While emptying the compost heap, I noticed some white shoots which I assumed at first were from ivy shoots and started to pick them out and throw them on the new compost heap. On closer inspection, I noticed they were actually from cuttings of Vitis coignetiae (crimson glory vine) which I have tried to take cuttings from before, but with no success at all. Now here were a dozen or so self-rooting about 2 feet down in my compost heap! A few were duly transferred to a sheltered part of the garden, where I'll keep an eye on them. Also gives me an experiment to try this autumn with some other difficult to propagate plants.
Another occasional job was to expose the ants nest that I sort of look after. I discovered this accidentally a couple of years ago. There was a short row of old roof tiles buried in the undergrowth that I dug out. Not quite knowing what to do with them, I just left them where they were for a while. When I came back some weeks later a colony of ants had taken residence underneath them, with many white pupae and larvae seen when I lifted the tiles. They weren't hurting me or the garden, so I left them alone. Then sometime later as I was gardening watched intently by a couple of blackbirds and a robin ever ready to go and investigate disturbed soil for sign of grubs or other tasty morsels, I decided to lift a couple of tiles and let them have a bit of a feed. I now regard it as farming ants for birdsong - which is providing the soundtrack with the patio doors open as I type right now.
If you've put any hanging baskets up, then tie them in at two points at the sides so they don't swing around in the wind. I learnt this trick some years ago when we lived in a house where the very small front garden was on a road down which the wind whistled regularly. I'd put baskets up which would do fine until the first windy day which would spin them back and forth breaking the growth and setting them back a couple of months, tie them in at a couple of points about 120 degrees apart and the wind can blow, but the basket doesn't spin (there have to be two points, one just doesn't work properly). Even if you're in a calm situation as I am now, it makes a big difference - don't wait for a windy day for proof, do it now as a priority.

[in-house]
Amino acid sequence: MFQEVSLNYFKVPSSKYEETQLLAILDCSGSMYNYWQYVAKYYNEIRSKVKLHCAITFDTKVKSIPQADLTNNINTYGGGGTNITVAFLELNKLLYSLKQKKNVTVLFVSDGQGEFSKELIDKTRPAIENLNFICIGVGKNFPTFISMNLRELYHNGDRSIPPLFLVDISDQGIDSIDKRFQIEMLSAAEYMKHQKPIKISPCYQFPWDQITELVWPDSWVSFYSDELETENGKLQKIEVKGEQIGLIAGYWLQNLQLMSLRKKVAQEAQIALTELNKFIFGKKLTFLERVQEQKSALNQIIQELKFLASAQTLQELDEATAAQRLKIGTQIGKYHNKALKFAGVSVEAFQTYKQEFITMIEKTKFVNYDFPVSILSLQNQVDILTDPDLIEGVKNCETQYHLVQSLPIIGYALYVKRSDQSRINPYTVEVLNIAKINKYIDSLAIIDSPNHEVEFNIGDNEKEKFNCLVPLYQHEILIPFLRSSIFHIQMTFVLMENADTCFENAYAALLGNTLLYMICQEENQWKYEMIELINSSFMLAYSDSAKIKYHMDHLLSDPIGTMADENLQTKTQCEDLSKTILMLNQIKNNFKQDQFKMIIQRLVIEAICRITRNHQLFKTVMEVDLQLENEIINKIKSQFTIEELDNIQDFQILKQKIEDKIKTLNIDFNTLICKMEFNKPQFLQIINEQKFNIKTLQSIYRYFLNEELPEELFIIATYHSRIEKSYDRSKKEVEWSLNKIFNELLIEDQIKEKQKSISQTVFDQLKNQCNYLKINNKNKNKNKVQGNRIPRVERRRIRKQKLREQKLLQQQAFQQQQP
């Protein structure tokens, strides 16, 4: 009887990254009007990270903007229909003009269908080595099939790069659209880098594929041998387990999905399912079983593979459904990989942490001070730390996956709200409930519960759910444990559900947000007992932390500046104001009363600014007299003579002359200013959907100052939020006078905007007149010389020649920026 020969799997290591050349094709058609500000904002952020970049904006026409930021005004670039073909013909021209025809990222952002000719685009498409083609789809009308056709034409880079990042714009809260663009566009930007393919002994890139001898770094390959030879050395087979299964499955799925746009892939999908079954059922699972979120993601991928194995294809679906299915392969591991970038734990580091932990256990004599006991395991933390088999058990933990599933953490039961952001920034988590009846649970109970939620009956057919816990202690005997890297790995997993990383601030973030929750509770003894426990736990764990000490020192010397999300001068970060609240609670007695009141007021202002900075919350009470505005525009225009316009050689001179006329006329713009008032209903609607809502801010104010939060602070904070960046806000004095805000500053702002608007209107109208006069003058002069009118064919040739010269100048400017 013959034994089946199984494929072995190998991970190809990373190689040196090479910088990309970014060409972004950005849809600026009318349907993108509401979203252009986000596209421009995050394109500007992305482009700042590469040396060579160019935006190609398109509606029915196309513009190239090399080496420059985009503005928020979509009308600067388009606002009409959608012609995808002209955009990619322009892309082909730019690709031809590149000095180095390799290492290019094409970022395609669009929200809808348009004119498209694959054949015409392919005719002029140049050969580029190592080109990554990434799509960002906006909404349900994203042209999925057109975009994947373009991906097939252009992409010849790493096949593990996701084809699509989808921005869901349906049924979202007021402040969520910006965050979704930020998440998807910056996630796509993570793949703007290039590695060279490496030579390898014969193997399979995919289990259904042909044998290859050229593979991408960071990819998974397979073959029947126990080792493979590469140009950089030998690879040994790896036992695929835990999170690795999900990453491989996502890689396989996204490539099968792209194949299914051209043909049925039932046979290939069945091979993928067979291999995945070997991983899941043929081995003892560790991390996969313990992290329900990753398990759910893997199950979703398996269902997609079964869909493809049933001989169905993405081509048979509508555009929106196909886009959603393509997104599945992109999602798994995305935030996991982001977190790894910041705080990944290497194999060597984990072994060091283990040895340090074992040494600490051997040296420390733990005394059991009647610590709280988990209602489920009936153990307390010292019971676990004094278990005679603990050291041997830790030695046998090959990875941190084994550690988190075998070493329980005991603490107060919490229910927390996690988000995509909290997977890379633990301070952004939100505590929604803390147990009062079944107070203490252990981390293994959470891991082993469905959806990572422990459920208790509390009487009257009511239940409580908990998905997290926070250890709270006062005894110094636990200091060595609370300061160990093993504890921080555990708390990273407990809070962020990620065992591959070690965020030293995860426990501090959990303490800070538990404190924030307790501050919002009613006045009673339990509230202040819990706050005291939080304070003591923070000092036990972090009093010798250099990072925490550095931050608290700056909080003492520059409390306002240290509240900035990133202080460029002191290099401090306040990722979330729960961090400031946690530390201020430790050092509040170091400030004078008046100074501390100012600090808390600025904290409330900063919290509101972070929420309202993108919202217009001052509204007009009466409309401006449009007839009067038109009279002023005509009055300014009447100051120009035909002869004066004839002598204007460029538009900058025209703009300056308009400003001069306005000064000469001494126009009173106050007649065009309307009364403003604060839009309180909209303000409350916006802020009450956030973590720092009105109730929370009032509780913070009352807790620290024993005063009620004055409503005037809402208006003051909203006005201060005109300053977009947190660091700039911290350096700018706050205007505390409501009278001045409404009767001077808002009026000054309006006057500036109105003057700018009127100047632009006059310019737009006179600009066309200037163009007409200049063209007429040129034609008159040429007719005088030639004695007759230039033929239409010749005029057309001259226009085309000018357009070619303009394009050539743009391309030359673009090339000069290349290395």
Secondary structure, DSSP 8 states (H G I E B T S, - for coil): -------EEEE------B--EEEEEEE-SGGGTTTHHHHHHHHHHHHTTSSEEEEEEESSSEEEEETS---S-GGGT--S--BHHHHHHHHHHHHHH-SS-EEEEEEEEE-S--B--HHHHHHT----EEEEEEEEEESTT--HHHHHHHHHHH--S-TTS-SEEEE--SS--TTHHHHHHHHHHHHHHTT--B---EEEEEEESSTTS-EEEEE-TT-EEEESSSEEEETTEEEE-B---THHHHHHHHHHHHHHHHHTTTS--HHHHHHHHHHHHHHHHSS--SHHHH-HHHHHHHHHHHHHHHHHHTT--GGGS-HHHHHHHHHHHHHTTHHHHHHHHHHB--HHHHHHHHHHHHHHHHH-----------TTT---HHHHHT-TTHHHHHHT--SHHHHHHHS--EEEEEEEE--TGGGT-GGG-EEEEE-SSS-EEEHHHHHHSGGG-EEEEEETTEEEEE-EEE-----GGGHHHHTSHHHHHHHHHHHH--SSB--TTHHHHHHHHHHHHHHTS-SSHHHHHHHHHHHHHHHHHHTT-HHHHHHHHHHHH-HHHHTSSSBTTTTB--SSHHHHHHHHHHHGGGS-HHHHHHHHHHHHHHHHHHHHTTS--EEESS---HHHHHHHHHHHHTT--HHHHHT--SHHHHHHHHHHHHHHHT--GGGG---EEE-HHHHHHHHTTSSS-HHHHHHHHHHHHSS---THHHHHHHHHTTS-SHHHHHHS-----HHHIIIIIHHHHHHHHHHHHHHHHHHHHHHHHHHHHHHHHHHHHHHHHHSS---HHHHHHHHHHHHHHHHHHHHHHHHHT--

Containers should be watered and dead-headed every day by preference to keep them looking good. The better it looks, the more plants there are in a small amount of compost and so the more water and food they get through. Water at the end of the day by preference and feed with a liquid feed once a week unless you've pushed some fertiliser pellets into the compost to do the job for you.
Archive - selected parts of previous year's newsletters from this month
How time flies and the youngsters get bigger and stronger. Pa blackbird started on the "you're big enough to fend for yourself now" act yesterday.
Rather tatty (but less tatty than previously) youngster was following him about enjoying the freedom and more easily available grubs that result from a newly cut lawn, when fed up with the ever open beak pointed in his direction, Pa turned. Poor shell shocked youngster completely bemused with what was going on as the source of all food suddenly jumped up wings flapping and squawking gave him the message that his presence was no longer required or even tolerated.
There's not been much sign from the robins recently, I occasionally see an odd one around, maybe they've been through this process already and the youngster is off on his own learning how to feed himself during the easier days of summer before it all becomes more serious later in the year.